04-23-10 CHASE LOG: NE
This ended up being a somewhat disappointing chase overall, but it was certainly good to just see some storms!Our group consisted of me, MaryLynn Nelson, Peggy Willenberg, and Beau Gjerdingen.The forecast was for severe storms to develop across eastern NE on an occluded front, warm front, and dryline by the late afternoon hours and especially into the early evening.After staying in Omaha the night before, our course of action was to drive to Lincoln, NE and re-evaluate towards midday.Storms were already starting to fire on the occlusion to our west at this point and a tornado watch has been issued for this area.After a few hours, we traveled to York, NE on I-80 thinking that these storms could develop back down on the boundary and we could at least have a look at them.The Interstate also offered a quick escape east in case additional storms would fire across eastern NE where the better moisture and low level shear resided.Storms did not end up building down the boundary and the dryline was quickly approaching our location with the occlusion being lifted well north.A nice cumulus field began to develop across far eastern NE and northeast KS, so we ended up moving east on I-80 all the way back to Omaha in the vicinity of the moisture and convergence axis.Our first storm of the day began to develop around 15 miles south of Omaha near 6pm.This storm was moving due north-northwest towards our position so we stayed put.All the while, new storms and turkey towers were starting to form all around us but were finding themselves very difficult to break the cap and sustain their updrafts.The aforementioned storm did end up moving just to the west of our position while new storms developed along a convergence boundary near Lincoln, NE.These storms near Lincoln quickly went severe with large hail and even a tornado warning but we decided to stay on the more northern cell, following the storm north on Highway 133 out of Omaha towards Blair.As we approached the base between Omaha and Blair, we headed west on a dirt road and found ourselves staring at a beautiful vault/updraft and lowering underneath the storm.At this time, the anvil started to produce some nice mammatus as well.This storm ended up weakening some and new updrafts were starting to our north so we continued to follow these cells to the northwest towards Fremont and then eventually to West Point, NE where we finally gave up the chase and ended up core punching into some pea size hail.South of West Point, we did see a nice non-rotating wall cloud that only stuck around for several minutes or so.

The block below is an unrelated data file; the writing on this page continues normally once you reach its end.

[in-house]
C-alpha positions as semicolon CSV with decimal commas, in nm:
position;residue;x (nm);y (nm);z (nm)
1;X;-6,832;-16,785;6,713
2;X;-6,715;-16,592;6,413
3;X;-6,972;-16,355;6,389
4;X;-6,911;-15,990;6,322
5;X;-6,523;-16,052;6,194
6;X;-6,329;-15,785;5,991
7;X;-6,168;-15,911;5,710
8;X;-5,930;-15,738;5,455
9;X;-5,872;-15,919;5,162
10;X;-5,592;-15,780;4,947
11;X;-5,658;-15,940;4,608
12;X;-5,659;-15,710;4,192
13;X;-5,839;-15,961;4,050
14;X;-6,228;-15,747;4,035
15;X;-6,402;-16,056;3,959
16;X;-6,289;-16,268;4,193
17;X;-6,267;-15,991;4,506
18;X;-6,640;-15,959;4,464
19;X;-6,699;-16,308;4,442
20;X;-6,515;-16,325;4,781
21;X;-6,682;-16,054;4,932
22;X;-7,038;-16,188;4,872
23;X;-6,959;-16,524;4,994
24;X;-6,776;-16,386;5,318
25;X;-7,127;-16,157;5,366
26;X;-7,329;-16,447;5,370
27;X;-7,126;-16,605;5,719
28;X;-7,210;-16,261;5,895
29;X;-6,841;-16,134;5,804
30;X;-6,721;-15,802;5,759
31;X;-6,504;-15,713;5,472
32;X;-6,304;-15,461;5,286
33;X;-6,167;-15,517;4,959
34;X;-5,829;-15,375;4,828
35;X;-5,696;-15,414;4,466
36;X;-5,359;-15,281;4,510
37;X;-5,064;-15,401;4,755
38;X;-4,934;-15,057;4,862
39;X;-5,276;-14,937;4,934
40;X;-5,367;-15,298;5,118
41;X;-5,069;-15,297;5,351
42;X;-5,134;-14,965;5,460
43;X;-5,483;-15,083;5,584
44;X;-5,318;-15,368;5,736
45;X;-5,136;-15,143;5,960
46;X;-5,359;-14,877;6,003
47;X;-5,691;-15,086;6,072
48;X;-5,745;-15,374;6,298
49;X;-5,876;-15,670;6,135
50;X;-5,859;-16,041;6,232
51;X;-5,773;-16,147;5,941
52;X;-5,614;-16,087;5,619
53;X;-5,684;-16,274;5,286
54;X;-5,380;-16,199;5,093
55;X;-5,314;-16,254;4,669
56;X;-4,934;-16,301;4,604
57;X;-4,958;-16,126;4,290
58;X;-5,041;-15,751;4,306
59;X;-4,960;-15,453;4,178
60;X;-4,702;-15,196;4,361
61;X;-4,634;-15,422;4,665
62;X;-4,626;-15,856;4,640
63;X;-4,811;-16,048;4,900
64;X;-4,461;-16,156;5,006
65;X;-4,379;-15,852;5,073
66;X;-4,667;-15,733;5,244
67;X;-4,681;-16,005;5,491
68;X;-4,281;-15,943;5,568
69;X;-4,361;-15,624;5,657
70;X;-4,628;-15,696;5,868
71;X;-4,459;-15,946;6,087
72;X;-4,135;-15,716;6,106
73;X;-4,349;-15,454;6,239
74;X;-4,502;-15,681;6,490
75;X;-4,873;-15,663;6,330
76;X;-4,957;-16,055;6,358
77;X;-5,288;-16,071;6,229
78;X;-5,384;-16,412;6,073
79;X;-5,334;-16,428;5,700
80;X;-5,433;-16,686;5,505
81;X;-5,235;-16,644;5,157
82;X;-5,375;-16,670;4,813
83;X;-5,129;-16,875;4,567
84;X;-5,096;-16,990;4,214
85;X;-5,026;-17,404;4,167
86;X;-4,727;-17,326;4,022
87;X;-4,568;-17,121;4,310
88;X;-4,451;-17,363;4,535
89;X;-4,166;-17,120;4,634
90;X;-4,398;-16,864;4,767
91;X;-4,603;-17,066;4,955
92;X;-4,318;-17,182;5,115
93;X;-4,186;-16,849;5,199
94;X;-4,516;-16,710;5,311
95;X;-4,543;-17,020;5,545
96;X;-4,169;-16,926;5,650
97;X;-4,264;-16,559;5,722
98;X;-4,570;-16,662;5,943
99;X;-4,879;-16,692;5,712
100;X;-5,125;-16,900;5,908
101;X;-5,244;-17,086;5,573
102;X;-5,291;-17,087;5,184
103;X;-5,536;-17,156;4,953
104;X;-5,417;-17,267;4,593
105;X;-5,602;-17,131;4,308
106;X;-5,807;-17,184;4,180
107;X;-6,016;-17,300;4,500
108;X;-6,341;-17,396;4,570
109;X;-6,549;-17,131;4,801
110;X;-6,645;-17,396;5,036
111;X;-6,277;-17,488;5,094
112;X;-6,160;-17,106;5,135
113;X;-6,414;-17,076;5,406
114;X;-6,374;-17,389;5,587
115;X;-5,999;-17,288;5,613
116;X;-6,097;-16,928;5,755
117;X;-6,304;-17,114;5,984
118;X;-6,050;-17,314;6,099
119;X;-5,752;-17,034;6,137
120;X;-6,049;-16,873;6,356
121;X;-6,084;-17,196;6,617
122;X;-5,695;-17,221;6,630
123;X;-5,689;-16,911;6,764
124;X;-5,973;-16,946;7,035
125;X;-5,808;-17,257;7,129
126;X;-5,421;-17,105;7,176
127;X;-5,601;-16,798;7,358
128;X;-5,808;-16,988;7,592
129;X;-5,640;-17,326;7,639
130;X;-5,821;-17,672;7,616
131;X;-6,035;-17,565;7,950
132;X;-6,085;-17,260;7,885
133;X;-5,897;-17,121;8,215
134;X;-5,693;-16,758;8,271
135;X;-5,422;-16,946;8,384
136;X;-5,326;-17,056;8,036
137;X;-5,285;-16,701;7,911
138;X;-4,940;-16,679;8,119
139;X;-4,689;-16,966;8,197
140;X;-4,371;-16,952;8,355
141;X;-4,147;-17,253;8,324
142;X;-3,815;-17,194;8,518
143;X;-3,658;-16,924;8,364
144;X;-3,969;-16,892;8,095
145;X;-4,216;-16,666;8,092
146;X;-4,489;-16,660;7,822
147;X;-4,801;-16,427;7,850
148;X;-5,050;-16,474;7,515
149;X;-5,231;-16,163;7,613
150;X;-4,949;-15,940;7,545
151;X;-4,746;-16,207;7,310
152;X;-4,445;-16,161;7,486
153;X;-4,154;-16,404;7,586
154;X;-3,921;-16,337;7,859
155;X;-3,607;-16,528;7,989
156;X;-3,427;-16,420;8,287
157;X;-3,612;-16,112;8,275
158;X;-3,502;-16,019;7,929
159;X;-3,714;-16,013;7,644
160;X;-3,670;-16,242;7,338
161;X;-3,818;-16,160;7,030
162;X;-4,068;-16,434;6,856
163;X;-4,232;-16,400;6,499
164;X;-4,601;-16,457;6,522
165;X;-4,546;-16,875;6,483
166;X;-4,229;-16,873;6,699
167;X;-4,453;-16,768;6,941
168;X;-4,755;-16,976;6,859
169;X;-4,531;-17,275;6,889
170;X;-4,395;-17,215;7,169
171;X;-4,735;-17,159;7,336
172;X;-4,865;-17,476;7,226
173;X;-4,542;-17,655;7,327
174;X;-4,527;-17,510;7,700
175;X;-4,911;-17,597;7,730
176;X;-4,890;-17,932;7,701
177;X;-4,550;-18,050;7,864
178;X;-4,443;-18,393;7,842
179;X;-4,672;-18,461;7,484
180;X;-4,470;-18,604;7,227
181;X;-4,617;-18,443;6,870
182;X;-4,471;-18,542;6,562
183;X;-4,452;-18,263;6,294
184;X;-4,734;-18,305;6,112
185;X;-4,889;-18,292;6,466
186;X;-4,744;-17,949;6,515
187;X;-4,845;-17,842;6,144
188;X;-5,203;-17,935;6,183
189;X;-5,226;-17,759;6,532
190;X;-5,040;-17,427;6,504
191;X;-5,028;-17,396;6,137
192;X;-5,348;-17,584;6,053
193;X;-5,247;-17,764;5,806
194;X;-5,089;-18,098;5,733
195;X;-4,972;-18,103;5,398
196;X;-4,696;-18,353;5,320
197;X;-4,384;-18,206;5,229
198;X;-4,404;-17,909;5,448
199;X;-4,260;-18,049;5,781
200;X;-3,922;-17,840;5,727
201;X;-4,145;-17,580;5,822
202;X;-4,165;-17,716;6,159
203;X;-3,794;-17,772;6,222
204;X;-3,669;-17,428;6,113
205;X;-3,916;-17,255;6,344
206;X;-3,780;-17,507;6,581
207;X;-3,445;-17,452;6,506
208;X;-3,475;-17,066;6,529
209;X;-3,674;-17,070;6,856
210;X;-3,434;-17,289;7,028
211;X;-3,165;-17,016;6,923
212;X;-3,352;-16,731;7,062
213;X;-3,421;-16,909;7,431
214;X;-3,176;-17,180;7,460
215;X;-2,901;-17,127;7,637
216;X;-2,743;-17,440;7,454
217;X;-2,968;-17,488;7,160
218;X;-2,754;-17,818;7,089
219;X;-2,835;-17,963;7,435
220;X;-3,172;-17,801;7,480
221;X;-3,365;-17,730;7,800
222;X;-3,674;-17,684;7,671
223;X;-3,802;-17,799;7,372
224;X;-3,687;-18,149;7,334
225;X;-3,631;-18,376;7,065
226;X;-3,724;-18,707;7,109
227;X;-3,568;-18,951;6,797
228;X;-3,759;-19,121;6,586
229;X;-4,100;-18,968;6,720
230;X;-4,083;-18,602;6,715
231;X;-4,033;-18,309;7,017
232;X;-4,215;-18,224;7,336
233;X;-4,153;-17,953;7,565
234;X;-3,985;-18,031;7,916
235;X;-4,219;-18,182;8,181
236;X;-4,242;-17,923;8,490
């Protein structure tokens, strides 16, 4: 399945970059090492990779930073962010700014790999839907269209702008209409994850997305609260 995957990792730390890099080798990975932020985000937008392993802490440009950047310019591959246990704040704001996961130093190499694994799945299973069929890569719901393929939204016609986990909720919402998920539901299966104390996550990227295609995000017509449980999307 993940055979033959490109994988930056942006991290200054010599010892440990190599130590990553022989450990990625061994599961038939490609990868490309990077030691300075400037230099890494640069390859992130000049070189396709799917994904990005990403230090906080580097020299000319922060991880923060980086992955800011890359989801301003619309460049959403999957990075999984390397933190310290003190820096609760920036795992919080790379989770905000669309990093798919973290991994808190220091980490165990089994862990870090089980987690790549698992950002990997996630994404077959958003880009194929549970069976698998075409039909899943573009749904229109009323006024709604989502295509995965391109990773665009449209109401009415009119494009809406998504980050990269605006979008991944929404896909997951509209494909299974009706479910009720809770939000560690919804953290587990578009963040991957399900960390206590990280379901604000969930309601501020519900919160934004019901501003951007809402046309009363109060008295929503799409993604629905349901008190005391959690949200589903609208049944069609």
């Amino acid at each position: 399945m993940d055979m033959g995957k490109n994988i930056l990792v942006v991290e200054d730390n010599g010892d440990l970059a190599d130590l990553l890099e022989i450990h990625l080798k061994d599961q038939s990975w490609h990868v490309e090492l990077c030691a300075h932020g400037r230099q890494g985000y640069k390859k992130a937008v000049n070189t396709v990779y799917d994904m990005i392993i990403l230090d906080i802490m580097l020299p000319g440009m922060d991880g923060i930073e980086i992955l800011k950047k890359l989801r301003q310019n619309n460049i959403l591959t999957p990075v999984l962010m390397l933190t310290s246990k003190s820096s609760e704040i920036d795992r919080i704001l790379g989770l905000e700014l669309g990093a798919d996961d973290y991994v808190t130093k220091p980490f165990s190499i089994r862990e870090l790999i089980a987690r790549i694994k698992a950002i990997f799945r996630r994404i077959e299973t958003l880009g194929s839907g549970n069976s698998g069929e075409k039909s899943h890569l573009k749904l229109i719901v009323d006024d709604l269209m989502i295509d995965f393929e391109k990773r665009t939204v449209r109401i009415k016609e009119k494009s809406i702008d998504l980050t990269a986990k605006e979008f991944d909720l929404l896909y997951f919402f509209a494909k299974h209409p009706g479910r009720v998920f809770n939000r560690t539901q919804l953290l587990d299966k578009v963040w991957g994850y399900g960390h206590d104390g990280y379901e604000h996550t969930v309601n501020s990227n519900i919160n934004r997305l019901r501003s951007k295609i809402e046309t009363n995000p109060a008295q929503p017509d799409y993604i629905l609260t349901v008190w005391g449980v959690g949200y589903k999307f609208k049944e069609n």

Definitely a disappointing chase considering how good the low level shear along the boundaries was forecast and how it looked per the Mesoanalysis during the event.One thing that I was very worried about before the event was the lack of upper level winds.The main upper level jet had been forecast and ended up being well south of the area and the reason why portions of MO ended up having quite a bit of severe weather.In addition, there was a stronger cap than expected as shown on the special 20Z sounding out of Omaha.This was even more evident on the Topeka sounding.Another factor was the late arrival of the shortwave to the area that finally made it by 00Z ignited all the storms in the area during the evening and primarily after sunset.I also noticed that the inflow into these storms was quite chilly but with dewpoints around 60 degrees so moisture was not much of an issue.
Storm updraft developing very quickly directly over Omaha, NE.
Beautiful vault and base on this storm near Omaha, NE.
A closer view of the storm base and associated strong updraft region of storm near Omaha, NE.
Fuzzy picture of brief lowering on storm near West Point, NE shortly after sunset.
More photos from this day can be found here: http://www.flickr.com/photos/39991047@N02/sets/72157623800381923